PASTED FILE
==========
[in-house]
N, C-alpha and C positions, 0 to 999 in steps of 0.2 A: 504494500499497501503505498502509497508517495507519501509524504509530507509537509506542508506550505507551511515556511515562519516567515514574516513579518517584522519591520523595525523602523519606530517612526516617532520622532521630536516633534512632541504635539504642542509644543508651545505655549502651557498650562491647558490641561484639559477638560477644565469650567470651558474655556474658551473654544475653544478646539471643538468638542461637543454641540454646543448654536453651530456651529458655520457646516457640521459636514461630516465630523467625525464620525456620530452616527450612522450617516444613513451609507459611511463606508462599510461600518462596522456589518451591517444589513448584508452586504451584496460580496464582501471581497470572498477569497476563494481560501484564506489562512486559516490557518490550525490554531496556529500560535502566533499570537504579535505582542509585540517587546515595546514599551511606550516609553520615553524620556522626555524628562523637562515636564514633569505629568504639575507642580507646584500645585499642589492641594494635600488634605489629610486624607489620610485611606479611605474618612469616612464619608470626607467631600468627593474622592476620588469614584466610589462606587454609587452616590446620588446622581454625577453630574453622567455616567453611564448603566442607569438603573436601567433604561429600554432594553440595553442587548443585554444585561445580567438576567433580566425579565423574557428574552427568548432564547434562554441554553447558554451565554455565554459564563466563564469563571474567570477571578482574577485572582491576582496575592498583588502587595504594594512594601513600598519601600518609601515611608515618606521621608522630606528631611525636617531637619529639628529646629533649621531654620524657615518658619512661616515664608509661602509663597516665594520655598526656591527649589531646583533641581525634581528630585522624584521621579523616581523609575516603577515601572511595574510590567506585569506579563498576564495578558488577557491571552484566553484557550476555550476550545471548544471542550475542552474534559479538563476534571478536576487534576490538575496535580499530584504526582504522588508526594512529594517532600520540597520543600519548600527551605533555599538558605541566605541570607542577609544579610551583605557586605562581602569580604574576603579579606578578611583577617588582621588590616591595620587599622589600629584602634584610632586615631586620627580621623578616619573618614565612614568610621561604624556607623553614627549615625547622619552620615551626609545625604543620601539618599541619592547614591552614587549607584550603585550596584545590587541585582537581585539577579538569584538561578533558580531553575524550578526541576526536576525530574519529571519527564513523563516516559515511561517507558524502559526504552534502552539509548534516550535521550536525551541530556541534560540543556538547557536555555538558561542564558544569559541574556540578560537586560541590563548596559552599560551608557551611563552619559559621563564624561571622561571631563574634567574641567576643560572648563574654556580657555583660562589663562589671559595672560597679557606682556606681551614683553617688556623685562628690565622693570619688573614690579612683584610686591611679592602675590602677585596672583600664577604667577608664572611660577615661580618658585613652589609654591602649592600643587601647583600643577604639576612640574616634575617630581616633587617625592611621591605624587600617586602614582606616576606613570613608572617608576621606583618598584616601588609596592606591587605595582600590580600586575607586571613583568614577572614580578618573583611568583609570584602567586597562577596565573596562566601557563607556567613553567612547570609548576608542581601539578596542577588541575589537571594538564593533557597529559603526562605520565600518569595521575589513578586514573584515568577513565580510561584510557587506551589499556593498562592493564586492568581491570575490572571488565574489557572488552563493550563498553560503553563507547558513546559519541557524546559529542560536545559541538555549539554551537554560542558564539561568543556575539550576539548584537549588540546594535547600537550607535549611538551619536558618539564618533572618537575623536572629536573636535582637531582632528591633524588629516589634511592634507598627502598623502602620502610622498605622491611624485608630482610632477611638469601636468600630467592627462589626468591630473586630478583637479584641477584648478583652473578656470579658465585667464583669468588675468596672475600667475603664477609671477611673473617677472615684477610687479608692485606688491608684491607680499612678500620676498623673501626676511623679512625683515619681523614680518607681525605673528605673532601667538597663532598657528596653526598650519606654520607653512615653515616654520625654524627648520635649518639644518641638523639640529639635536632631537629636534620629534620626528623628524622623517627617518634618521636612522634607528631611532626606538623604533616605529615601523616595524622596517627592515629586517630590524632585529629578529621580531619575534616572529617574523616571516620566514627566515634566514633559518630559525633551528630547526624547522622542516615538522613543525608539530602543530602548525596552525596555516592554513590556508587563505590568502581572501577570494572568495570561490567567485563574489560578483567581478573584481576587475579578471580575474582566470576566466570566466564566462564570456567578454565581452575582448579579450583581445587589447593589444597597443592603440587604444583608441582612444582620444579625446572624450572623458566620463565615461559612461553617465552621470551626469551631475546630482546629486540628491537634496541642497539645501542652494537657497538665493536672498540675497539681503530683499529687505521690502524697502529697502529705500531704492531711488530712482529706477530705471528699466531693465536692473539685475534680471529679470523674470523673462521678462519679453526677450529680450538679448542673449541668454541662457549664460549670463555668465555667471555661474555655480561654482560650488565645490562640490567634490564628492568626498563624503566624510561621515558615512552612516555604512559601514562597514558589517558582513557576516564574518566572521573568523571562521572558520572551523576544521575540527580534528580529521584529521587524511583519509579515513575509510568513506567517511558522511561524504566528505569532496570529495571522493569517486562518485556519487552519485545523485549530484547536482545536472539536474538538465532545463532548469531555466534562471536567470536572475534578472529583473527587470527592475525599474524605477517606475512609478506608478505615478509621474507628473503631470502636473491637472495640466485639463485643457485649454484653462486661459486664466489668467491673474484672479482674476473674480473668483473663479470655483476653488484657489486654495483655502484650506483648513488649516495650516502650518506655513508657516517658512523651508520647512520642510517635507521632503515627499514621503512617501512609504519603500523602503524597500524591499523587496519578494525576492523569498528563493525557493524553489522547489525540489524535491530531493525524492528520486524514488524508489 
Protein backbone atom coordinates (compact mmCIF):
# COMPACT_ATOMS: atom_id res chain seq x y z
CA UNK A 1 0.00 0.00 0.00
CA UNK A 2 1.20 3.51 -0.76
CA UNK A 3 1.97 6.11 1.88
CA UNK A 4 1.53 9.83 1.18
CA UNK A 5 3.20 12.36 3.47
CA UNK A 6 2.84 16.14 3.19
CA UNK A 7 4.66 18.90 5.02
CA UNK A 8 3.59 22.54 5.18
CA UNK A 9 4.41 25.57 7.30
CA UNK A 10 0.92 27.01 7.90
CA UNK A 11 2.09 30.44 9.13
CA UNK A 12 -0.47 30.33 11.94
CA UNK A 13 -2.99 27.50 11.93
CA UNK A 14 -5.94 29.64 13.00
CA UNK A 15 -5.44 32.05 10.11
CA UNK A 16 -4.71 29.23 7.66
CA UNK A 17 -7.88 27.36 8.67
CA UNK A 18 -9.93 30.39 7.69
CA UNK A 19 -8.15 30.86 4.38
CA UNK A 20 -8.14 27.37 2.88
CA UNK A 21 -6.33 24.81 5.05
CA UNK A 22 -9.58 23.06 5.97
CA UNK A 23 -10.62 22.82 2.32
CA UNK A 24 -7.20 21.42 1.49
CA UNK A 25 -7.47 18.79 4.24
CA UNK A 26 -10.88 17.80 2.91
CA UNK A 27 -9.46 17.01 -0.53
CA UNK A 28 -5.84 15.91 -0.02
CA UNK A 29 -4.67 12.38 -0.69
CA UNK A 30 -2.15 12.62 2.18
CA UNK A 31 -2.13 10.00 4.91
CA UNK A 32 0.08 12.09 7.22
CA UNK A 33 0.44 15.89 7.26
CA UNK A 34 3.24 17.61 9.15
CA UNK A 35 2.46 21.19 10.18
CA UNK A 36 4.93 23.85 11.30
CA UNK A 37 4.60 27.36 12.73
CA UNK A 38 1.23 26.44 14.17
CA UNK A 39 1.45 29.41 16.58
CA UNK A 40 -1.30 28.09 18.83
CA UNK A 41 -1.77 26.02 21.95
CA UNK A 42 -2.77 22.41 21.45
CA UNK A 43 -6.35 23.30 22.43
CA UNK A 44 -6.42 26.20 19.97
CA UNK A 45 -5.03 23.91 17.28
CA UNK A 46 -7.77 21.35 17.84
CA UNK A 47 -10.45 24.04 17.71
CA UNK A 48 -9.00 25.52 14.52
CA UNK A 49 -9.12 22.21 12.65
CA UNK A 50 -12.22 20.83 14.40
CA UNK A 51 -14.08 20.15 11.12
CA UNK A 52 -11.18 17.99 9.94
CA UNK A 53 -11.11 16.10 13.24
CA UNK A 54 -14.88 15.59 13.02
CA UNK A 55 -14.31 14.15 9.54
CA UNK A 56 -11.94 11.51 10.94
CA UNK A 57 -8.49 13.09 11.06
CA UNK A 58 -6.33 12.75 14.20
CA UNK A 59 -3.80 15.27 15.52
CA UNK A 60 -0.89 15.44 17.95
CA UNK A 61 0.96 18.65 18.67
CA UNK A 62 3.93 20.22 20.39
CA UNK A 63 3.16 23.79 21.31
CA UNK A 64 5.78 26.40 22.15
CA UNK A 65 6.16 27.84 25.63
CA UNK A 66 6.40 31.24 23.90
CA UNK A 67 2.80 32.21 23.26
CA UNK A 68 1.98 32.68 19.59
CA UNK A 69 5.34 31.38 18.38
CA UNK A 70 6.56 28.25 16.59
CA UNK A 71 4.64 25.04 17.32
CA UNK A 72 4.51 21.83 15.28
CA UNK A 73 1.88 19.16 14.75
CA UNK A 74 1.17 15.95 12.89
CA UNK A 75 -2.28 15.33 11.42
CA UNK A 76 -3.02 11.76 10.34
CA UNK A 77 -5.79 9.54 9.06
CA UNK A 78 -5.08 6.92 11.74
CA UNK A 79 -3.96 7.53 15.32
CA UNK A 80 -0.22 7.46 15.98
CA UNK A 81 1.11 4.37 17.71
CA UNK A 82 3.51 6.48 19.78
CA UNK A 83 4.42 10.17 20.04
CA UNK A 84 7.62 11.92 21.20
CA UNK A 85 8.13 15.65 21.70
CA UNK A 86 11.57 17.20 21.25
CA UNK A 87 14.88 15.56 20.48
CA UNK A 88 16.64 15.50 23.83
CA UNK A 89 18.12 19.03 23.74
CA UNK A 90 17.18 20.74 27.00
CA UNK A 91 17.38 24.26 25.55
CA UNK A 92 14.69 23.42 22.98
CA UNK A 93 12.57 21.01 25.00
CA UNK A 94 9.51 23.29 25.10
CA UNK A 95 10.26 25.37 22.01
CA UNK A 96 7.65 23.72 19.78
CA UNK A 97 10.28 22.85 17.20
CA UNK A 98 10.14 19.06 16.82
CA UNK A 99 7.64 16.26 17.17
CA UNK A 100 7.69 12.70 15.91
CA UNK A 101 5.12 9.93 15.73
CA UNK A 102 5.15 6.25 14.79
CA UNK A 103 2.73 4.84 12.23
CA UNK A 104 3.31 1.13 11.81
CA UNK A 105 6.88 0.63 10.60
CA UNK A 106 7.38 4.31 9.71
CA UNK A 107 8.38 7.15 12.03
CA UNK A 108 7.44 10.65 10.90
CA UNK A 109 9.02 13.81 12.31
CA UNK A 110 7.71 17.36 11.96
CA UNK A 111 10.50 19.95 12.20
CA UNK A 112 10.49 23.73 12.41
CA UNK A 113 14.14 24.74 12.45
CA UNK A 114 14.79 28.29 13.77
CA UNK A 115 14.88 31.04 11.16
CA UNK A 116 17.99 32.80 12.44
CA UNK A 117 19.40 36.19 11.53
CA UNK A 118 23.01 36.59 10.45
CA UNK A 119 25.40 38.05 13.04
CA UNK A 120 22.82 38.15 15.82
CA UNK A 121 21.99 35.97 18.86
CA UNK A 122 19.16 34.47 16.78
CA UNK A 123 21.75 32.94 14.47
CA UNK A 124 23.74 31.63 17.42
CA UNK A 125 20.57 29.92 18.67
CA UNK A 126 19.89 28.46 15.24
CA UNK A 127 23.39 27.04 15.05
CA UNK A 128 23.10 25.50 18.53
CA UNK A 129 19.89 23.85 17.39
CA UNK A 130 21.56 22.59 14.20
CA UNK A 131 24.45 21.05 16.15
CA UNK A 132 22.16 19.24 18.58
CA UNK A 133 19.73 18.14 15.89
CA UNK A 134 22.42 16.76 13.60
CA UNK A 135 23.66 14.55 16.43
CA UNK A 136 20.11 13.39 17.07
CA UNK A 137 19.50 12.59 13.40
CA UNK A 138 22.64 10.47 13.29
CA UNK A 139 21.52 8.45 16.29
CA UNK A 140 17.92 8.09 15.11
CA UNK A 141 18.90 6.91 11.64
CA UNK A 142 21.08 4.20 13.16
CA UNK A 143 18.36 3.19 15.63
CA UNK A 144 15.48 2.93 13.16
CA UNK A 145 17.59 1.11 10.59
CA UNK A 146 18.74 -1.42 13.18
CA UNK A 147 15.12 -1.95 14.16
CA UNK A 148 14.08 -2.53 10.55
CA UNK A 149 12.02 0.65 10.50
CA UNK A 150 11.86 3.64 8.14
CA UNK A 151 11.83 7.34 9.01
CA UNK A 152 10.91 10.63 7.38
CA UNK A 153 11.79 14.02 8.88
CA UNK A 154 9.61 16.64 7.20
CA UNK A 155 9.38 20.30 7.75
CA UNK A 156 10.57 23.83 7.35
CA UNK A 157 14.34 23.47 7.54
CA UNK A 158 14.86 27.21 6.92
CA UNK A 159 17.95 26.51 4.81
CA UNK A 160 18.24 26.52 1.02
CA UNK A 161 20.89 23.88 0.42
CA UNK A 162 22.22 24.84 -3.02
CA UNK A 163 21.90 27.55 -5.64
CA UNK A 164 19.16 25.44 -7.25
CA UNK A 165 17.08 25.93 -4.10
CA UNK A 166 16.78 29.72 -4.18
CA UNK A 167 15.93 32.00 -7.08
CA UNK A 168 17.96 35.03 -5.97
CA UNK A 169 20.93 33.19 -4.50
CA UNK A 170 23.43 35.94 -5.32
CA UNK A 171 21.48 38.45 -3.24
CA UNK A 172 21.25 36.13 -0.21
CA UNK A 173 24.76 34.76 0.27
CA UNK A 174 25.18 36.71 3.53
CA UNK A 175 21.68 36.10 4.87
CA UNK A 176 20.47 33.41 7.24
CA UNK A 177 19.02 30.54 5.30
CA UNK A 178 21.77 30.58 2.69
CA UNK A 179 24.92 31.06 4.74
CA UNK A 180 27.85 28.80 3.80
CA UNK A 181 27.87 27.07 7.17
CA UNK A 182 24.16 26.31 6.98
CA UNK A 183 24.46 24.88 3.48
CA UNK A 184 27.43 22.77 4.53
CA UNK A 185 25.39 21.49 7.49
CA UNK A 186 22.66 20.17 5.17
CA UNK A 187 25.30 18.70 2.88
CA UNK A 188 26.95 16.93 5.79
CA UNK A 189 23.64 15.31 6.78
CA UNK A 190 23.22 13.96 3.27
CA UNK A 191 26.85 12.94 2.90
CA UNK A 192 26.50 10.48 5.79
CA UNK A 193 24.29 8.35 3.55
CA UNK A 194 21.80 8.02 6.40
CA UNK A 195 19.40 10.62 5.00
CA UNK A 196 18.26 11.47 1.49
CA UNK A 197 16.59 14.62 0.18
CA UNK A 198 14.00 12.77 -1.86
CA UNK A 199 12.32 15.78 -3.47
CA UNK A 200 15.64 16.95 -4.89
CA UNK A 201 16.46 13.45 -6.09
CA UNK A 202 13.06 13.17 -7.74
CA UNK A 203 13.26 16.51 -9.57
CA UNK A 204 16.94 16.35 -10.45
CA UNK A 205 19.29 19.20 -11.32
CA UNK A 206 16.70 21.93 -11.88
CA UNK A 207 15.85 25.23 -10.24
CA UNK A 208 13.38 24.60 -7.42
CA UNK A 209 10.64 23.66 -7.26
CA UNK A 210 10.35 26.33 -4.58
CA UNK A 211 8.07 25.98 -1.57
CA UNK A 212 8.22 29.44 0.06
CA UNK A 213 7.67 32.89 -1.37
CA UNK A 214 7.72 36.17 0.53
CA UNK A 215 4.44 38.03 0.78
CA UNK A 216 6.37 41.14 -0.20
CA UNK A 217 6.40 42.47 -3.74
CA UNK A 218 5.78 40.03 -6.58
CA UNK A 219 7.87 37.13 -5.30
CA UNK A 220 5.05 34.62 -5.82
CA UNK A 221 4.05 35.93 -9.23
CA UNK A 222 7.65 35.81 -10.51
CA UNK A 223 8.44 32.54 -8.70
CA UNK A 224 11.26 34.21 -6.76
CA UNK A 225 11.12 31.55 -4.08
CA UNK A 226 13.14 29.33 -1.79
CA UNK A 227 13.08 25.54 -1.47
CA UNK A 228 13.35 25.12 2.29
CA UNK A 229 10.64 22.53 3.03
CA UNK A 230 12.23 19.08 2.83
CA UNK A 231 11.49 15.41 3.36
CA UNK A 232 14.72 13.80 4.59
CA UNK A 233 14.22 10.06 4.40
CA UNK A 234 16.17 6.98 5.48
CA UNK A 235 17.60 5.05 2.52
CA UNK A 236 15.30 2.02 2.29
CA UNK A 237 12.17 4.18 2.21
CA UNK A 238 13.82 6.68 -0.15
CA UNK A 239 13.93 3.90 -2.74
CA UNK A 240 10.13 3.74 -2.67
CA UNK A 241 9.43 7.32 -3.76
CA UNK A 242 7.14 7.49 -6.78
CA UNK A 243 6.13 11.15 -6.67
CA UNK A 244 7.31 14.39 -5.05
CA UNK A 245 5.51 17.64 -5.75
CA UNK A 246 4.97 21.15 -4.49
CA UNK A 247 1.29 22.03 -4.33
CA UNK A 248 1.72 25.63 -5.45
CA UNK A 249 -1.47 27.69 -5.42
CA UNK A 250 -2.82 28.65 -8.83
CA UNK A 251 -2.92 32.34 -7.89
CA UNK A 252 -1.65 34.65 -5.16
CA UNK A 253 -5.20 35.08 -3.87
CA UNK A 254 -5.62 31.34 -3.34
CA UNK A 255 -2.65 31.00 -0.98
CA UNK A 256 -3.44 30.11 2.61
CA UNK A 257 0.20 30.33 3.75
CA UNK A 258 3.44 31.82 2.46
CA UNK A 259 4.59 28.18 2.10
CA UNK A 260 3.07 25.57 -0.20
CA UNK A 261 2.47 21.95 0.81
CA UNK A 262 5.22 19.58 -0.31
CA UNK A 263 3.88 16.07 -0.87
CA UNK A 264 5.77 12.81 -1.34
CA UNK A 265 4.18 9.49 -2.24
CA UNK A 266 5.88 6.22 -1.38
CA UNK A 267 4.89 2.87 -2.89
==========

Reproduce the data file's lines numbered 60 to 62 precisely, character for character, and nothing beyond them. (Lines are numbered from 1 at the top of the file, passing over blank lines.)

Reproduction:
CA UNK A 56 -11.94 11.51 10.94
CA UNK A 57 -8.49 13.09 11.06
CA UNK A 58 -6.33 12.75 14.20